“We found out that they were making counterfeit,” he said.

Before the trade fair this year, Slingerland said he checked the Chinese government’s list of Canadian companies applying for permission to exhibit at the Chengdu show against lists of Canadian wineries, and had two wineries barred from attending, including Ridgeside.

A Google search of “Ridgeside Winery” turns up a website that initially looks legitimate. But many of the pages are filled with gobbledygook such as: “Time: namely suggestion dipe open ready-to-drink, drink a before freezing. Type: ice grape wine. Darfur: 100% grape varieties of darth vader.”

Thanks to work by Canada’s embassy in Beijing and consuls in Shanghai, Guangzhou and Chongqing, in partnership with the wineries, “the Canada-China governments have actively been removing the fake products from China’s shelves,” Slingerland adds.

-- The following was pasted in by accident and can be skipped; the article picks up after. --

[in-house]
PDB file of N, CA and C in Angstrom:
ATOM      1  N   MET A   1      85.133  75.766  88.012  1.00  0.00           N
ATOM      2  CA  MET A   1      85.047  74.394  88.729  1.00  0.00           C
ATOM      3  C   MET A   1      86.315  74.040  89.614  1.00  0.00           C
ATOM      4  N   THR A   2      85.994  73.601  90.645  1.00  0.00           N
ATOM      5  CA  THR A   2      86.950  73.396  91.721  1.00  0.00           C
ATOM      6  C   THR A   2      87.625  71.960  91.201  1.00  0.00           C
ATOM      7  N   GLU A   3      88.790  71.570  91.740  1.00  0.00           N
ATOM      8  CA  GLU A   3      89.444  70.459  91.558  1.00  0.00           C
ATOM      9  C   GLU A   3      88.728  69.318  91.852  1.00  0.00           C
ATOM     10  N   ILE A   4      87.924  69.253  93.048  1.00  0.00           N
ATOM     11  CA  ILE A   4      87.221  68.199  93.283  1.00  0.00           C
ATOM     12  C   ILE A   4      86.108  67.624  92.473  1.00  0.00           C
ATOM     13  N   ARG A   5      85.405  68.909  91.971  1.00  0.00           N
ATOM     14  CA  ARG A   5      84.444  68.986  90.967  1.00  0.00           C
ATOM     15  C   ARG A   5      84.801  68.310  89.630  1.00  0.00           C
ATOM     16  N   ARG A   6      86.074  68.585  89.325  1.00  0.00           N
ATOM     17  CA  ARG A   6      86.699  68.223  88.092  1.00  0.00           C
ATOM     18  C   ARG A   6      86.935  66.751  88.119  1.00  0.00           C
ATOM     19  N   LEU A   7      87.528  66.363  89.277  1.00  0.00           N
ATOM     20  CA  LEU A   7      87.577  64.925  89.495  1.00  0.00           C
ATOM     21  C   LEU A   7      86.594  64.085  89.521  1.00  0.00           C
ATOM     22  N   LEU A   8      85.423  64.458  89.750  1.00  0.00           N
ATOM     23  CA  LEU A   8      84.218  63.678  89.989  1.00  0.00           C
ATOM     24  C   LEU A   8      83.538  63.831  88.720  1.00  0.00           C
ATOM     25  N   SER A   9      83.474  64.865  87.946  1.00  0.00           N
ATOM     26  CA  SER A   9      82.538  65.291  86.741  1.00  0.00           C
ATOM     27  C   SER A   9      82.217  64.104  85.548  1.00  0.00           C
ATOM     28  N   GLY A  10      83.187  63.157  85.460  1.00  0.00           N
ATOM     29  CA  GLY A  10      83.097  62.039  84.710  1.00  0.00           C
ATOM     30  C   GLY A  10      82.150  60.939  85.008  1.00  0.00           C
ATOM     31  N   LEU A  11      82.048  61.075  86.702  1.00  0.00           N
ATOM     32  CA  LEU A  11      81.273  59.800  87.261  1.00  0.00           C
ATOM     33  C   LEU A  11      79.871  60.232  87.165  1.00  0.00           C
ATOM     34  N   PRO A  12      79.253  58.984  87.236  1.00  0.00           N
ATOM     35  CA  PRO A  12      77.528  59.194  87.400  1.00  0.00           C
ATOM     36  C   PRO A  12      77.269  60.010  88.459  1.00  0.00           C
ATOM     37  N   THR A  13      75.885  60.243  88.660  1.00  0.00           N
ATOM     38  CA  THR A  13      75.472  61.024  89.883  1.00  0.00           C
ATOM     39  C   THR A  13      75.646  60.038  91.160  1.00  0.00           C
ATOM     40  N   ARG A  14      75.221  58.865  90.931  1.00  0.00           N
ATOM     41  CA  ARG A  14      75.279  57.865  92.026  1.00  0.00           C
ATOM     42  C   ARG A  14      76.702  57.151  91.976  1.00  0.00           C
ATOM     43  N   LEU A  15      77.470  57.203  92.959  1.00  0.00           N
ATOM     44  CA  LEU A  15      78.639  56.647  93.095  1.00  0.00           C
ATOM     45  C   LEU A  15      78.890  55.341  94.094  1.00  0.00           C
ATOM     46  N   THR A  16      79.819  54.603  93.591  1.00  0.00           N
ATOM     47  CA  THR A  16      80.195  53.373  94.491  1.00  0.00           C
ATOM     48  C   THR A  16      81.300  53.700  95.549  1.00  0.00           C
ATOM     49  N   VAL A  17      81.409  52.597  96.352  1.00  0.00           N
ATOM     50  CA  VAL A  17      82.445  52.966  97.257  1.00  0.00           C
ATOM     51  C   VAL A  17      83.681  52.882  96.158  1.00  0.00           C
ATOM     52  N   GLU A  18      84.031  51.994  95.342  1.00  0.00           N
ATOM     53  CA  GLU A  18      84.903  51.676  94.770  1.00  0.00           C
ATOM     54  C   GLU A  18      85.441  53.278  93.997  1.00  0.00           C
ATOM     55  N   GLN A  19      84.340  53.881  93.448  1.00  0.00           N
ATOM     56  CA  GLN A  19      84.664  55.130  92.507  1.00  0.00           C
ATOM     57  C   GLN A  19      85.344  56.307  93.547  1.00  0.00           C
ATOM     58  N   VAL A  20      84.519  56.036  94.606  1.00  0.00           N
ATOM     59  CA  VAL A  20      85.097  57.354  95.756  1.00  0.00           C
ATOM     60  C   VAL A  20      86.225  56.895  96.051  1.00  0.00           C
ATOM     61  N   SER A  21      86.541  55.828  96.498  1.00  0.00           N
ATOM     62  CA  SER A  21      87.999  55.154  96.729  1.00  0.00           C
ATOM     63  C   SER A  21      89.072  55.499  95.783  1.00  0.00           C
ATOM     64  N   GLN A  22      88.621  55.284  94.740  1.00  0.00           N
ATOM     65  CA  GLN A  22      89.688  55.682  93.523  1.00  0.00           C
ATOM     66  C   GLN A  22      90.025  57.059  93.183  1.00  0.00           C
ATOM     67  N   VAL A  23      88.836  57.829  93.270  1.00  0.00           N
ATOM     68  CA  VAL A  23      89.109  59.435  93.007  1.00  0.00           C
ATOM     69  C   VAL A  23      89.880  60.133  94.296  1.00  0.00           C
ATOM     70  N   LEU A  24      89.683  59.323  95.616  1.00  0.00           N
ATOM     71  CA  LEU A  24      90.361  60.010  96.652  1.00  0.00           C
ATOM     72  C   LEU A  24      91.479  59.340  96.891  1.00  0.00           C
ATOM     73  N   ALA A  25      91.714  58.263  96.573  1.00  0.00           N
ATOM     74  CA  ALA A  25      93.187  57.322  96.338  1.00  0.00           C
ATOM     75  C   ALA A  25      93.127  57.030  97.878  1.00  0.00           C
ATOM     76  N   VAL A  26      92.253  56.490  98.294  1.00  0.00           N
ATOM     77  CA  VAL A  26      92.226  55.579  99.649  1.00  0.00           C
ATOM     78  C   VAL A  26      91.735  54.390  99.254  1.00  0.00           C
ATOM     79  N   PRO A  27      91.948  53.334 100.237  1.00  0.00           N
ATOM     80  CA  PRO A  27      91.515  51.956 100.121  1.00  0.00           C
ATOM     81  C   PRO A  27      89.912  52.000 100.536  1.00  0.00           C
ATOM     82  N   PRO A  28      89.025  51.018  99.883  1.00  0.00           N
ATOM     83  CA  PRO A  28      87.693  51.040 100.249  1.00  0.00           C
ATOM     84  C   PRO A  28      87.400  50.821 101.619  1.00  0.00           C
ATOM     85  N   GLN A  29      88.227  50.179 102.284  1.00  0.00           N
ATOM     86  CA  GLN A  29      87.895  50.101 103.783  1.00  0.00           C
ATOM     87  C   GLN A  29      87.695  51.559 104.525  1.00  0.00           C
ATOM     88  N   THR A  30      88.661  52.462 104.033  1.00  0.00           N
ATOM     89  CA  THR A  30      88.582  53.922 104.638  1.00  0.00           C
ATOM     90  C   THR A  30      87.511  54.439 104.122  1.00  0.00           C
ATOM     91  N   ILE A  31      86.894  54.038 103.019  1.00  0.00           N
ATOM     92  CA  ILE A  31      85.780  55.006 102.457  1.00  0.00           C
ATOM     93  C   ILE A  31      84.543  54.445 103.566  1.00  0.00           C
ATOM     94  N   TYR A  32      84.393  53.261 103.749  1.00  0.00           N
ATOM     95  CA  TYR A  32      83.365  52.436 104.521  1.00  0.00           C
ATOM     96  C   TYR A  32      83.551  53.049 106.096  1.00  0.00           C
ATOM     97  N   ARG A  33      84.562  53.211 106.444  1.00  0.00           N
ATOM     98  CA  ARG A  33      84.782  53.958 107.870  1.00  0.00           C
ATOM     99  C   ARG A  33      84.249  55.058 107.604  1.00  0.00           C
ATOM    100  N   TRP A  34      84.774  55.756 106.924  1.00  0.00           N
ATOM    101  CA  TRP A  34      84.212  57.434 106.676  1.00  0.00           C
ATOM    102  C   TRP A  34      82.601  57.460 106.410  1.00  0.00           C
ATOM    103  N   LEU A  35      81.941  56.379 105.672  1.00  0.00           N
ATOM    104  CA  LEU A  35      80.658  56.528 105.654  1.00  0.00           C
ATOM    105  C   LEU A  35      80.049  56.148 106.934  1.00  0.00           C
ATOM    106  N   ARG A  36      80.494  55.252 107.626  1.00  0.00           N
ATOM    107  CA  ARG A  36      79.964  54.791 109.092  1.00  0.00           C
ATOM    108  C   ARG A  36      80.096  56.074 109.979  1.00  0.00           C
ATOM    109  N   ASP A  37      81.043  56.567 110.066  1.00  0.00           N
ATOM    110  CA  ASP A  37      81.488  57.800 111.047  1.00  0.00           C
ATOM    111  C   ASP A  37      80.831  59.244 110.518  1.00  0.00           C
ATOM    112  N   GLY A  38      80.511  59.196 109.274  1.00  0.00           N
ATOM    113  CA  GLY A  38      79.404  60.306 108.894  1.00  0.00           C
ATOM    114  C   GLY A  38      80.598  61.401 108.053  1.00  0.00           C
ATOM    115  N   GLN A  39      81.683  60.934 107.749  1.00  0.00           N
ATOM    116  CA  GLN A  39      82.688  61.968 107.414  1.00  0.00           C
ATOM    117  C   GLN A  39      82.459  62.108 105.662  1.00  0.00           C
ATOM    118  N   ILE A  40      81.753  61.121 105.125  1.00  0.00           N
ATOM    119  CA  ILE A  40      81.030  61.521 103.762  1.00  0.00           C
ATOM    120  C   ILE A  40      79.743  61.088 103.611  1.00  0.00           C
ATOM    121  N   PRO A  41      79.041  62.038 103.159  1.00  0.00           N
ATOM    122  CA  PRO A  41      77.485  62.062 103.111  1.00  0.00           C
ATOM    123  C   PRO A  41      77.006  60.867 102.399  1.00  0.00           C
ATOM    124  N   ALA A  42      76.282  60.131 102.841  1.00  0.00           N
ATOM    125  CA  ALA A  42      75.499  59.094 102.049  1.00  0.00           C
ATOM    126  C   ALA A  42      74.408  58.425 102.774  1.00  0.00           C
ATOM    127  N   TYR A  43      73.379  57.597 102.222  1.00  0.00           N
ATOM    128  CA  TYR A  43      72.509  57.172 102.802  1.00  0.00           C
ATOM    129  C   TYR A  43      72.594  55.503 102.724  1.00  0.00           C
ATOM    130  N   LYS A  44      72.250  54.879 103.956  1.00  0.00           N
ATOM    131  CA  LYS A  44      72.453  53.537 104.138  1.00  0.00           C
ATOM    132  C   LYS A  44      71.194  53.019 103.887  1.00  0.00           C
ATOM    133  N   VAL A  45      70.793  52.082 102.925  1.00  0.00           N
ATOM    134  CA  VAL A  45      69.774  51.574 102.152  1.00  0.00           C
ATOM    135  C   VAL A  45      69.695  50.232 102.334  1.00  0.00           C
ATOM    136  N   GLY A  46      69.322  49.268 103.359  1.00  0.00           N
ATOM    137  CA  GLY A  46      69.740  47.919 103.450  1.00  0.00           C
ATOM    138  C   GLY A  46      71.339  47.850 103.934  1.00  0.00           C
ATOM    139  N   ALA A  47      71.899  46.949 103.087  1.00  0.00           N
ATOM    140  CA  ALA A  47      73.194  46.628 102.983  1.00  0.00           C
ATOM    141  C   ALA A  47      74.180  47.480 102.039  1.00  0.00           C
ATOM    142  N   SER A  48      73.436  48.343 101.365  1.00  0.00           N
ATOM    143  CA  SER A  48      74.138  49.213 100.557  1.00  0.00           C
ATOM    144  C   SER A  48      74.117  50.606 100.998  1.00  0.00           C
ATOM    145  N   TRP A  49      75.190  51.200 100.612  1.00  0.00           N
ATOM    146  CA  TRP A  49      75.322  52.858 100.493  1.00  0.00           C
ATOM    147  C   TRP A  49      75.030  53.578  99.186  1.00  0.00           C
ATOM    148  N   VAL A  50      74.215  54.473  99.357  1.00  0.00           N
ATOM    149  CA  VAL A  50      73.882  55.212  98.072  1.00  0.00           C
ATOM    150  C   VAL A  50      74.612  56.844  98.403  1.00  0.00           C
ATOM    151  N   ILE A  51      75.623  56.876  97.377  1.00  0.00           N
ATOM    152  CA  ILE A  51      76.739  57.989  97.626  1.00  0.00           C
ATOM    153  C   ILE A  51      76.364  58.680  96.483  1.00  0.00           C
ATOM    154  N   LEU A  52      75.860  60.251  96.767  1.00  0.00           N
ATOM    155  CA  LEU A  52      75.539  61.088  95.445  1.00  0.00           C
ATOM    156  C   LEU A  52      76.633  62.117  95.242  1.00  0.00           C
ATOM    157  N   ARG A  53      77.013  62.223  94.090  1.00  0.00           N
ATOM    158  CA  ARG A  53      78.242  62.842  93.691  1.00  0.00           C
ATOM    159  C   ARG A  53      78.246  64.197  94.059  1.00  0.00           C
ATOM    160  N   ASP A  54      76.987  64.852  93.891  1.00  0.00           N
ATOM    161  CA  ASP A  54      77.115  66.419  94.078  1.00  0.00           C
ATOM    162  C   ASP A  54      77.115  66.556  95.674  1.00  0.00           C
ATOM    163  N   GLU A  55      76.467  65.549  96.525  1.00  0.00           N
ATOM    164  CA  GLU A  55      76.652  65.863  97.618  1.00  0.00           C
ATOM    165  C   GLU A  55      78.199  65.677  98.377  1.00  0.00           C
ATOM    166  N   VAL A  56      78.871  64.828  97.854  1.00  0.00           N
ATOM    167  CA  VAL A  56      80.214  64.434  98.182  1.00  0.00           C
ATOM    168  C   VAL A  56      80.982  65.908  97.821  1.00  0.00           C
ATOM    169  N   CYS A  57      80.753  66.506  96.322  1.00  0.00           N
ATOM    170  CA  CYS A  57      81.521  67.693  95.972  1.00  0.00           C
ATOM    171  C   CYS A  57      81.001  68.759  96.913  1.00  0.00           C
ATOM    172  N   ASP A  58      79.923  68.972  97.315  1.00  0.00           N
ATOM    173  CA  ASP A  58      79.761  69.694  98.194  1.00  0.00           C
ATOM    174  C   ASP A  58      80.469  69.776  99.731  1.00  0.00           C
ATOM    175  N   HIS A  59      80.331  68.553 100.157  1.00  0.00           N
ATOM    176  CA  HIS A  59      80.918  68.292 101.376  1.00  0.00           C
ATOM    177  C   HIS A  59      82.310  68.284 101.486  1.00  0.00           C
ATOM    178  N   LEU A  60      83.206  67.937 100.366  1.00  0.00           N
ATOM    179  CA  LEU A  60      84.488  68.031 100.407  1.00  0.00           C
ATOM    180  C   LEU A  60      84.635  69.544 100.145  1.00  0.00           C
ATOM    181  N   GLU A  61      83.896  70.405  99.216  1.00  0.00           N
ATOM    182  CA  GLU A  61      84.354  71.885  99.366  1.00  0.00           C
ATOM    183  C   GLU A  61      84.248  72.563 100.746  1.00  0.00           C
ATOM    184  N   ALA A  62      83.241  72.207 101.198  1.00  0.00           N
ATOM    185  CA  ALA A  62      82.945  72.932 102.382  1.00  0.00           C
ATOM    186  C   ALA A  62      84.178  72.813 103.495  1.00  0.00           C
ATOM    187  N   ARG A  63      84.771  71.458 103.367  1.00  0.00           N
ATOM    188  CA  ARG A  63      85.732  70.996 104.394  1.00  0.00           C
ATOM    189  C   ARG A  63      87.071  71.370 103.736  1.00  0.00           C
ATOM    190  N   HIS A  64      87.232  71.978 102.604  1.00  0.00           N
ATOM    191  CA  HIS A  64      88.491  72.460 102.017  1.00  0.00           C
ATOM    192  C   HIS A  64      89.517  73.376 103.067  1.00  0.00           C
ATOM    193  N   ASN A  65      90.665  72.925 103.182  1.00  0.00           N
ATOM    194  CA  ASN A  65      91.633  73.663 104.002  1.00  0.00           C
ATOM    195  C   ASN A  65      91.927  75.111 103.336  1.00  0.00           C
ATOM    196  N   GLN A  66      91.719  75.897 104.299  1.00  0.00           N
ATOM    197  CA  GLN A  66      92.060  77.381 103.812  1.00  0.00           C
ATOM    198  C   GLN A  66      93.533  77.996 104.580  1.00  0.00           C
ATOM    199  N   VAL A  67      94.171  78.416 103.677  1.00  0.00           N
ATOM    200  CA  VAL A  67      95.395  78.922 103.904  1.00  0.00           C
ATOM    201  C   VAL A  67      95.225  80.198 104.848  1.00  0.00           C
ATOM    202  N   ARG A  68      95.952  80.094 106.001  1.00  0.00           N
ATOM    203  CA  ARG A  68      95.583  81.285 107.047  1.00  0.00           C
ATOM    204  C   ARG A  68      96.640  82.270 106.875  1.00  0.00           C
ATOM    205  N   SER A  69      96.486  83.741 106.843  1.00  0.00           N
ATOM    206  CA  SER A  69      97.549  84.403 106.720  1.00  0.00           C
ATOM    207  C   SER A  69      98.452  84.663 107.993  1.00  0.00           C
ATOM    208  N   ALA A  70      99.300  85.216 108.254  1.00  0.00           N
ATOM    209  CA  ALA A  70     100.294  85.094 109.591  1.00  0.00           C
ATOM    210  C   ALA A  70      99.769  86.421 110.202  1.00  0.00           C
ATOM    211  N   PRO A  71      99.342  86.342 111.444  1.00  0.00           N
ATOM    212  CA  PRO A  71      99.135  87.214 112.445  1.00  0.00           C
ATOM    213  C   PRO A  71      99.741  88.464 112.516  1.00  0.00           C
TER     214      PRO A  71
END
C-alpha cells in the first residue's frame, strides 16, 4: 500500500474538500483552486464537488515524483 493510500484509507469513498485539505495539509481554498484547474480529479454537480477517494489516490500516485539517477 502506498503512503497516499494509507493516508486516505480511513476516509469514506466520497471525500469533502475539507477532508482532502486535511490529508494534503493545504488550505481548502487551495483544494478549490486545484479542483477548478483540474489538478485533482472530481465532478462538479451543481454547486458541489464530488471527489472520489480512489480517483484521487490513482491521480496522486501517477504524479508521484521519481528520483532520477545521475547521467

A third front in the fight against counterfeit wine is the draft Trans-Pacific Partnership trade deal, which defines icewine as “made exclusively from grapes naturally frozen on the vine.”

The Germans invented icewine, but these days they rarely experience the cold snaps needed to produce it, making Canada, by the TPP definition, the world centre of icewine. Vintners here hope the Justin Trudeau government inks the TPP agreement.

Mind you, in Niagara, which makes about 70 per cent of Canada’s icewine (the other 30 per cent comes from B.C.’s Okanagan Valley), producers are having a hard enough time cranking out enough of the real icewine to meet demand.

At Pillitteri on Thursday, Slingerland loaded 70 pallets of wine, filling three 40-foot containers and one 20-foot container with red wine and icewine (a one-day company record) bound for B.C. and then headed by ship to the port of Guangzhou in China.

Vineyards in Niagara also do booming business from bus tours of visitors from China; Pillitteri alone estimates it had 200,000 visitors last year.

“We even increased our quality and pricing and still sales go up,” Slingerland said. “They don’t want a $40 bottle of icewine. They want a $65 to $100 bottle of icewine.”

Tyler Anderson /  National Post